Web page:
Former National Security Agency (NSA) contractor Edward Snowden, who revealed extensive details of global electronic surveillance by the US spy agency, said in an interview published on Tuesday that he has accomplished what he set out to do.
"For me, in terms of personal satisfaction, the mission's already accomplished," he told the Washington Post. The newspaper said it spoke to Snowden over two days of nearly unbroken conversation in Moscow, "fueled by burgers, pasta, ice cream and Russian pastry."
It was the first extensive face-to-face interview Snowden has granted since arriving in Russia in June and being given temporary asylum there.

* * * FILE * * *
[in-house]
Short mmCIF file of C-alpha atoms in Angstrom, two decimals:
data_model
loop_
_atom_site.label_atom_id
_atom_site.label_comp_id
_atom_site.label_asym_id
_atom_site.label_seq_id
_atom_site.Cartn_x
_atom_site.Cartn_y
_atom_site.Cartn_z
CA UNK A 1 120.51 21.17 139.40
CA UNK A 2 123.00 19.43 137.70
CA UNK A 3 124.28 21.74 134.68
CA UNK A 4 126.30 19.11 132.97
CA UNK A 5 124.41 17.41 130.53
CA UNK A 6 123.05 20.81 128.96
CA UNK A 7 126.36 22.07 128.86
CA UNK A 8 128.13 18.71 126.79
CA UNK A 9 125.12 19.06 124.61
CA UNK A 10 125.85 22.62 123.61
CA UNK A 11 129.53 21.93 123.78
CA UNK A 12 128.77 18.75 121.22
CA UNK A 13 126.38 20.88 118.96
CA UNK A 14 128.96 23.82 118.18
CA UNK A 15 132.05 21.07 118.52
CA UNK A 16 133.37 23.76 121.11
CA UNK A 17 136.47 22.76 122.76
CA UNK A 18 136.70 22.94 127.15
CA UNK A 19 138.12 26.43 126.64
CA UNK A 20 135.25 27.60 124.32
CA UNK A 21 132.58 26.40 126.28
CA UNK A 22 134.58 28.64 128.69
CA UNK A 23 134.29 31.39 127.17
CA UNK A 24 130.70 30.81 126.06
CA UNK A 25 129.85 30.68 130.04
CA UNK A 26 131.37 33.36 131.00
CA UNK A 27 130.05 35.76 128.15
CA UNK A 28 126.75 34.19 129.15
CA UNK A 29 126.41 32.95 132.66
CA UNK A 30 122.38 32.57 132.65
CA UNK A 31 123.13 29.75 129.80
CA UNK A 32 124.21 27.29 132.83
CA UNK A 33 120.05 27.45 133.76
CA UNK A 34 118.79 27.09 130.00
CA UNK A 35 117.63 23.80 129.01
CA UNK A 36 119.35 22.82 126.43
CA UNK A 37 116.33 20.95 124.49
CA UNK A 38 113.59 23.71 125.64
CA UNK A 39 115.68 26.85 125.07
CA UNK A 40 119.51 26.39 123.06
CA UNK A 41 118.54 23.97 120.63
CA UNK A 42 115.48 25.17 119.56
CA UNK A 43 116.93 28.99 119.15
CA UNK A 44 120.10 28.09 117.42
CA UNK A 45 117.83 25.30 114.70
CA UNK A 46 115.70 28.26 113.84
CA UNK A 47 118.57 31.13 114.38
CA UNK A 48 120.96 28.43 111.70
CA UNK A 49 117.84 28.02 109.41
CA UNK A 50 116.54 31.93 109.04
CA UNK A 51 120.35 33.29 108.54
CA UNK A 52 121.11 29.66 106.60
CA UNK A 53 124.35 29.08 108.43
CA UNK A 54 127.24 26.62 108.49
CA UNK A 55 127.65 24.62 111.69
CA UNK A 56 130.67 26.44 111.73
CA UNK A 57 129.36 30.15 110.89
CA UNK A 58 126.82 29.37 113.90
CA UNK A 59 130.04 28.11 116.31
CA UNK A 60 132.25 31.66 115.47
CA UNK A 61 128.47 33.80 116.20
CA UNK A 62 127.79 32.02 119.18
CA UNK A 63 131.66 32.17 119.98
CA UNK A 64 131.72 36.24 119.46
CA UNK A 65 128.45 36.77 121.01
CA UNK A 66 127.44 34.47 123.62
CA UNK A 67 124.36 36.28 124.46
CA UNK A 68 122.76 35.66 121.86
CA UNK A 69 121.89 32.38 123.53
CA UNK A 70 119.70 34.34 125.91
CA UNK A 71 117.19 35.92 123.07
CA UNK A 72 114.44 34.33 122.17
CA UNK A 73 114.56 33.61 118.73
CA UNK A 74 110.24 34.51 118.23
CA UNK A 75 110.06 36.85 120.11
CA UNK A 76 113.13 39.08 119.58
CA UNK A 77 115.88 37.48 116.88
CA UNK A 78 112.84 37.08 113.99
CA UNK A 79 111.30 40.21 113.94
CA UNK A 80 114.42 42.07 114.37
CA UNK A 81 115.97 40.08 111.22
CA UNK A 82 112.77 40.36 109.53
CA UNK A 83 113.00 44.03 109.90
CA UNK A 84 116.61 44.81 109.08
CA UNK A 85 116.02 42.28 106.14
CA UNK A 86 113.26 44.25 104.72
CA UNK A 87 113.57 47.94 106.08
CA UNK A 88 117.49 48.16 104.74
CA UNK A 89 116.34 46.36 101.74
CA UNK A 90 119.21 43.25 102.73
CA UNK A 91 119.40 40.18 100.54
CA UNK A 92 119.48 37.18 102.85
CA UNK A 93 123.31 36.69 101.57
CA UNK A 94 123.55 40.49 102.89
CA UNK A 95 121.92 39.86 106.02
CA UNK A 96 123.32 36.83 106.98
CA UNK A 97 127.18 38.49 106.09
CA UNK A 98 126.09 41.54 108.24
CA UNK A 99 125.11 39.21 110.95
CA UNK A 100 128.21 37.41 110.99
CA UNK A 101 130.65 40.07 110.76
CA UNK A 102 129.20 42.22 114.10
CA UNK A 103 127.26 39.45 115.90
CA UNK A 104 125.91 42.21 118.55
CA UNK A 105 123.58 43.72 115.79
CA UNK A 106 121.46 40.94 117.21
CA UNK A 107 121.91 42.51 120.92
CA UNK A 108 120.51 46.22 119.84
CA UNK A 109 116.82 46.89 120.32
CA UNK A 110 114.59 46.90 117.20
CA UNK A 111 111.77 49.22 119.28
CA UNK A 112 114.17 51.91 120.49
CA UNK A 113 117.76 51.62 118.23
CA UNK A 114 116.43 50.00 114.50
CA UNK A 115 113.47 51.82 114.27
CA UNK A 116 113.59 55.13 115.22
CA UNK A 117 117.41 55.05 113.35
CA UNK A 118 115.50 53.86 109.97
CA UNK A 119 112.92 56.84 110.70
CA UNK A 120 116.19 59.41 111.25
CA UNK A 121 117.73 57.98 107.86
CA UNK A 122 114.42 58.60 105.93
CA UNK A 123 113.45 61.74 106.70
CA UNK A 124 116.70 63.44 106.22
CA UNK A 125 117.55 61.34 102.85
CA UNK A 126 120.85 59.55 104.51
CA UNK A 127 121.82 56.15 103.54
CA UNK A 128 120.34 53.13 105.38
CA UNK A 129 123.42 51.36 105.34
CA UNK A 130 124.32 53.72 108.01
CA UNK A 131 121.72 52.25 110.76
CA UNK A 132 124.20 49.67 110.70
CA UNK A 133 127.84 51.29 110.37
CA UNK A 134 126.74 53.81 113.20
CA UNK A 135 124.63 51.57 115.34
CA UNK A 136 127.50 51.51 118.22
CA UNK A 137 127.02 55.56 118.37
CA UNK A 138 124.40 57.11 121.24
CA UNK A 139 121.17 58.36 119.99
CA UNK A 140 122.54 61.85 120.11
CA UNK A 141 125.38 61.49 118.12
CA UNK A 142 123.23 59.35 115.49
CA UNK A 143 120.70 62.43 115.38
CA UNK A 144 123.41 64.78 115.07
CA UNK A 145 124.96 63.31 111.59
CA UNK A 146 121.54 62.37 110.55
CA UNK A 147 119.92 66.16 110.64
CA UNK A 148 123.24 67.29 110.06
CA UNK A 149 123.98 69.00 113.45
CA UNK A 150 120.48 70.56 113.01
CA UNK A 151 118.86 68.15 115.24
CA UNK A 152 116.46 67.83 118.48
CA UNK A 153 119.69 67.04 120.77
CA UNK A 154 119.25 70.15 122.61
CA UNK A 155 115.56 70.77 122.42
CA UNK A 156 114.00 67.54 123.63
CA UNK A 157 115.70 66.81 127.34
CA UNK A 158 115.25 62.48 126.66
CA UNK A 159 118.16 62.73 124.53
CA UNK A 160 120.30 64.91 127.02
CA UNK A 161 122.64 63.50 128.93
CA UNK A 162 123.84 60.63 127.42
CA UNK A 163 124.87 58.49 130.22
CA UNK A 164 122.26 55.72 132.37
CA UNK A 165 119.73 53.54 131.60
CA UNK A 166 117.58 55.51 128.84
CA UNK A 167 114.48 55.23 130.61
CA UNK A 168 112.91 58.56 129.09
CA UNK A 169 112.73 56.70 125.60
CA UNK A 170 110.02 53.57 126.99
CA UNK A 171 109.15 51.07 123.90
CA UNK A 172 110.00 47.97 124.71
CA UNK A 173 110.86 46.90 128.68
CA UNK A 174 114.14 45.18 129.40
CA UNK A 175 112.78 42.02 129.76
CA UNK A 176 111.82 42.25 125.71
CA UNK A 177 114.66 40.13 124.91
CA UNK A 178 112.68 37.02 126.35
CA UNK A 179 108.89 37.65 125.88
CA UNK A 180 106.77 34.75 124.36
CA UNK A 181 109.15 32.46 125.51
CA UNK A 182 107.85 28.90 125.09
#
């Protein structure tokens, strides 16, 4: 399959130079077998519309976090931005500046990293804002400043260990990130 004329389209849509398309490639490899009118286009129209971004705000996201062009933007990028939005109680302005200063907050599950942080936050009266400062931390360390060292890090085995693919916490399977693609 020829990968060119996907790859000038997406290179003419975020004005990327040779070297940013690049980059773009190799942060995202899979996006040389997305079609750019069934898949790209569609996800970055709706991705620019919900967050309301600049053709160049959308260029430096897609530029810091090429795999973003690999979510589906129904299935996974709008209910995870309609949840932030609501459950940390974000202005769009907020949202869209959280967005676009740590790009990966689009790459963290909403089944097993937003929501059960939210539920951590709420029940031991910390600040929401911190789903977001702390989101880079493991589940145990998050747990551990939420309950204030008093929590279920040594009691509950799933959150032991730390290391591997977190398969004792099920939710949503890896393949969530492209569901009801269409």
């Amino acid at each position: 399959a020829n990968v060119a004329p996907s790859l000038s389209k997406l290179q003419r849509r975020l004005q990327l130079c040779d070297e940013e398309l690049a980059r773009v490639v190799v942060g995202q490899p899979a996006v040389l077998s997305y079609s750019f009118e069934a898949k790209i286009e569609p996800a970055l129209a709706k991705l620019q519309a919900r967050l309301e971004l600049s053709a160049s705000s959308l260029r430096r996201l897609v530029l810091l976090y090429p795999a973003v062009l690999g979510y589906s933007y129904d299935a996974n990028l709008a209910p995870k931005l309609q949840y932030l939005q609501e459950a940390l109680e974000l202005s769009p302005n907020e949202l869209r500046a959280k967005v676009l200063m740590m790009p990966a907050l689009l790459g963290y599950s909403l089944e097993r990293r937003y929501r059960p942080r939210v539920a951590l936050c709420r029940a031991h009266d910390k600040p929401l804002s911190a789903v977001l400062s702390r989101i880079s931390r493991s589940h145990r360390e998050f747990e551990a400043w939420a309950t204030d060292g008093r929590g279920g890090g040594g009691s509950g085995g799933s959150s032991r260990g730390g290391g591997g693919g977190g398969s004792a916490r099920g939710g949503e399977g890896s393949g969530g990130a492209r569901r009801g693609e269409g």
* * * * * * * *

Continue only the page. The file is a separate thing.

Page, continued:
"I already won," Snowden said. "As soon as the journalists were able to work, everything that I had been trying to do was validated. Because, remember, I didn't want to change society. I wanted to give society a chance to determine if it should change itself."
Last week, a White House-appointed panel proposed curbs on some key NSA surveillance operations, recommending limits on a program to collect records of billions of telephone calls, and new tests before Washington spies on foreign leaders. The panel's proposals were made in the wake of Snowden's revelations.
President Barack Obama later tried to strike a middle ground, saying some checks were needed on the NSA's surveillance, but "we can't unilaterally disarm."
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